As may have heard, not all books are adequately marketed by publishers, who may rely largely on hope that a book will find its audience. What’s an author to do?
After getting a book deal, one of your first marketing tasks will be completing an author questionnaire from the publisher. This document asks about every facet of your platform: information about your important relationships and professional connections, a list of local and regional media, and more. Be thorough. The more the publisher knows about your resources and potential networking opportunities, the more they can support your book. They want to build on your existing assets, not start from scratch.
About four to six months before your book release, most publishers produce advance reading copies (ARCs), sent to trade review outlets such as Publishers Weekly, as well as media outlets. You’ll be asked for suggestions; focus on outlets you know are a good fit but the publisher might be unaware of.
About the same time, the publisher’s sales process will begin and your book will get pitched to accounts. Once orders come in, and the book releases, the publishers’ marketing and promotion efforts are mostly finished—aside from publicity and PR follow up. So if you want to capitalize on the value a traditional publisher offers, you have to be proactive and take advantage of how they increase your visibility and credibility—and the chances of media/review coverage.
So let’s back up. At least a year before your book releases, you should come up with a marketing plan you can execute on your own. Tell the publisher what you’ll do, and identify areas where the publisher could be of assistance. They are more likely to help if you have a plan and ask for what you want.
If you have an early start—two years before release—then you’re in an even better position. You can begin to establish your online presence and develop relationships with your target readership as well as influencers who recommend books. Make a list of publications where your book should be reviewed or mentioned, then cultivate relationships with the people related to them. Identify and compile lists of organizations that would be most interested in your book.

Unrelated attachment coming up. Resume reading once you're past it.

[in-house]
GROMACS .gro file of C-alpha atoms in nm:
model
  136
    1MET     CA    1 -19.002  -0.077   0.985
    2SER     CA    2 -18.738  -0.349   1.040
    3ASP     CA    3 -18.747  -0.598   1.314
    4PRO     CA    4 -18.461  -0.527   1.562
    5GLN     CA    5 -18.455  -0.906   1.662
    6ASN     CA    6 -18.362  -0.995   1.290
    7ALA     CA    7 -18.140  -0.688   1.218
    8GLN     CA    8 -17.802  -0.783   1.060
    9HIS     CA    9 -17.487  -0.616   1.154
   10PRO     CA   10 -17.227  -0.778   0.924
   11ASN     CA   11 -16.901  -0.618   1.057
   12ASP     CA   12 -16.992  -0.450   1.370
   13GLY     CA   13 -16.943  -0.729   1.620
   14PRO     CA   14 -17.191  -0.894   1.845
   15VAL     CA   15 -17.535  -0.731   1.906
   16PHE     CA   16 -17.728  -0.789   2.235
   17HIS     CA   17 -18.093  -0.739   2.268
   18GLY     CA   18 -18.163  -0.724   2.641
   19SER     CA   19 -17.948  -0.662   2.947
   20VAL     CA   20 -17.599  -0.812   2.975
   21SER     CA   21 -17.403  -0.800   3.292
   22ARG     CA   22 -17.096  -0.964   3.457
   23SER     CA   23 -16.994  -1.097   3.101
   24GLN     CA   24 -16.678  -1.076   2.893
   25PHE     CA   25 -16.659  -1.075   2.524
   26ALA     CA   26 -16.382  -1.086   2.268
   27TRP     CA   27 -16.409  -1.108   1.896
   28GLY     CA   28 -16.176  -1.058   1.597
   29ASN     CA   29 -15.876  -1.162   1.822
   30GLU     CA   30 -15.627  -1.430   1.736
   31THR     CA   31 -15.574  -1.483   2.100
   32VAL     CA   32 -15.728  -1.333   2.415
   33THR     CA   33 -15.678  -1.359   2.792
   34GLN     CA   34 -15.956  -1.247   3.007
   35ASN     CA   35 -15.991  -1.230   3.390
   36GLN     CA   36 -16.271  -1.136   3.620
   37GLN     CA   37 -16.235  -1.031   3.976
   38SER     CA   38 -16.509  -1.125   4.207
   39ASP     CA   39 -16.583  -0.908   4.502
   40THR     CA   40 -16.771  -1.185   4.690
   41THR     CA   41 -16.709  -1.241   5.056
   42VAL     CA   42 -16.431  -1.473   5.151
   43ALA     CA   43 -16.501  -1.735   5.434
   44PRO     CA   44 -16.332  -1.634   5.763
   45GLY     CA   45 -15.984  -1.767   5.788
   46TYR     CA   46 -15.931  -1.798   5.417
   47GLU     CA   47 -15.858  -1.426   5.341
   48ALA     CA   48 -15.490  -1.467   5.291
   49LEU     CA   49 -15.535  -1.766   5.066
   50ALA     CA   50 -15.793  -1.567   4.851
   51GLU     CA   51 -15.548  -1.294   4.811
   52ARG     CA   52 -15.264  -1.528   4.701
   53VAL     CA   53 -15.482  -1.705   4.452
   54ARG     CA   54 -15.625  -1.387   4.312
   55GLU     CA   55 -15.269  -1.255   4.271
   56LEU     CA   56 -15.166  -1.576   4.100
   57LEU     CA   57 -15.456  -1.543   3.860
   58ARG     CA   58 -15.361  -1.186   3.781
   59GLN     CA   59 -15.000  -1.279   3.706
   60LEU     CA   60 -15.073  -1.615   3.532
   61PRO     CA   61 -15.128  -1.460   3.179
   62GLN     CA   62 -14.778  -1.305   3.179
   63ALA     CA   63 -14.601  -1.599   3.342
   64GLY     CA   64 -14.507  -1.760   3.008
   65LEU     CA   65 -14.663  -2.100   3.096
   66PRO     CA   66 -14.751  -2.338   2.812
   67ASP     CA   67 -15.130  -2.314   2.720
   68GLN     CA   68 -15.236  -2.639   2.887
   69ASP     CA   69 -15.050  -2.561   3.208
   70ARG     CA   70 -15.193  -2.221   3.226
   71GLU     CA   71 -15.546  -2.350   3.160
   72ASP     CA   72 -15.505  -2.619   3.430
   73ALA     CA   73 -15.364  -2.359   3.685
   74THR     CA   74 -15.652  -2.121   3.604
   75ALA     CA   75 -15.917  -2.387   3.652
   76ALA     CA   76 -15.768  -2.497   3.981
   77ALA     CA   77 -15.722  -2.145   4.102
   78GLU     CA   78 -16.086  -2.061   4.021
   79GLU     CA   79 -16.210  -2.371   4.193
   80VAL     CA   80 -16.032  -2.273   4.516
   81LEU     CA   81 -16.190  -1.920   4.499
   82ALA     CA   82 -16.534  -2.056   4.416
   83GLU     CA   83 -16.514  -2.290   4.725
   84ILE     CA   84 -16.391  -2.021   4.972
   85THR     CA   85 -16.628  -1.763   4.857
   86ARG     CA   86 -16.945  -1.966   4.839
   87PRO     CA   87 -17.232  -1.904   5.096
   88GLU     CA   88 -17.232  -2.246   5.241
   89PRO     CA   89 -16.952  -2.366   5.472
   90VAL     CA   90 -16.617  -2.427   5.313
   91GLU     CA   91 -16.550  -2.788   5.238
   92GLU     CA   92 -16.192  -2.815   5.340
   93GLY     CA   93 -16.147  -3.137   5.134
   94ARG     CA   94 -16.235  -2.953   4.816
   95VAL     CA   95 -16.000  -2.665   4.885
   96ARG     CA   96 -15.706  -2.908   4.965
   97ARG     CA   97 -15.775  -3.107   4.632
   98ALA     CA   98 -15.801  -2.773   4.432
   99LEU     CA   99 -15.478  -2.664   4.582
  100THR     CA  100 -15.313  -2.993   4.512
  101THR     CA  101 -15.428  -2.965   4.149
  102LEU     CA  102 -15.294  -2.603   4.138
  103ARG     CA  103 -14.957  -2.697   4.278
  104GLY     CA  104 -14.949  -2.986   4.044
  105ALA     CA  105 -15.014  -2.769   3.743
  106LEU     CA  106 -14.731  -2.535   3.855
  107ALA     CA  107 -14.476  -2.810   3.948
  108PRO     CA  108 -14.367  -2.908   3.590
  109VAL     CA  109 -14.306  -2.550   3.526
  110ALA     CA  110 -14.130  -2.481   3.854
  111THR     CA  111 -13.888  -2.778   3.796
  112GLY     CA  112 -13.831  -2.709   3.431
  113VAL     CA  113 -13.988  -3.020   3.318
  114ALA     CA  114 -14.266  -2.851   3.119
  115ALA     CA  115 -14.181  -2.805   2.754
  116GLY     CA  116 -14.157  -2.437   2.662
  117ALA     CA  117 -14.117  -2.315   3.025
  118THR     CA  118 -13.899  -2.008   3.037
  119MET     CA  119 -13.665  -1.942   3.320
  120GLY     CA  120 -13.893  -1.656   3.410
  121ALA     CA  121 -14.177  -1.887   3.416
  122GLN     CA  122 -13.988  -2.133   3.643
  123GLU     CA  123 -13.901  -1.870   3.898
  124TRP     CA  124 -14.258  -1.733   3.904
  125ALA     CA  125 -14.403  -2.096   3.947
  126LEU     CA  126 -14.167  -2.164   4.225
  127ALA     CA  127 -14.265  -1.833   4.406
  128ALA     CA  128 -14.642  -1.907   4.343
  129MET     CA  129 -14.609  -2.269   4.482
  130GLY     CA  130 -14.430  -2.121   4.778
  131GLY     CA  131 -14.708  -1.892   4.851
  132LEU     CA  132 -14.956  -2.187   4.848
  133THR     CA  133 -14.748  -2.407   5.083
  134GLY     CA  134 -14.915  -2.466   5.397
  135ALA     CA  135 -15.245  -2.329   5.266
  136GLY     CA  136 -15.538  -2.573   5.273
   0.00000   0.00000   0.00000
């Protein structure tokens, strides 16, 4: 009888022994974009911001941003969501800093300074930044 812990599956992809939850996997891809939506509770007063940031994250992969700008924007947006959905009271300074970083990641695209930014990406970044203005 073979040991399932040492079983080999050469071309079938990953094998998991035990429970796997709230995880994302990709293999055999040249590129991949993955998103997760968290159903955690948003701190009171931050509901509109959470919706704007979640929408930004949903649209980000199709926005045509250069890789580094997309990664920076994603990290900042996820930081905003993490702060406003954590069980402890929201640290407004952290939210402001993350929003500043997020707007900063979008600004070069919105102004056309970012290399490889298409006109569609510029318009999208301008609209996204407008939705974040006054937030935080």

Your publishers’ publicity team probably won’t have time to do an in-depth publicity push. This is why so many authors hire their own publicity help—and invest a portion of their advance to do so. Decide if you’ll make this investment at least nine months to one year prior to publication.
It’s common for authors to ignore marketing until after the book releases, when sales disappoint—which leads to panic. Try to avoid that through good planning as well as patience. Your audience will grow over the course of your career. No matter what type of author you are, the hard truth is that marketing and publicity never really ends—it’s ongoing for as long as you seek a writing life that pays.
Author Publicity Timeline
9-12 months out
Research or hire a freelance publicist
6 months out
Establish your author website if you don’t have one
Craft a marketing plan
5 months out
Develop a press kit and media pitches
Put together your ARC list
Start to solicit testimonials and blurbs
4 months out
Send out ARCs to long-lead media
Select and schedule book signings/appearances
Research media you plan to approach
Put together your list of connections to secure pre-orders
3 months out
Follow up on ARCs
Continue to reach out to stores/speaking opportunities
2 months out
Contact non-book reviewer media
Approach online reviewers
1 month out
Start scheduling radio and local/regional TV interviews
Finish ARC follow up
Contact more online reviewers
Add bloggers and websites for outreach
Hit daily newspapers and weekly pubs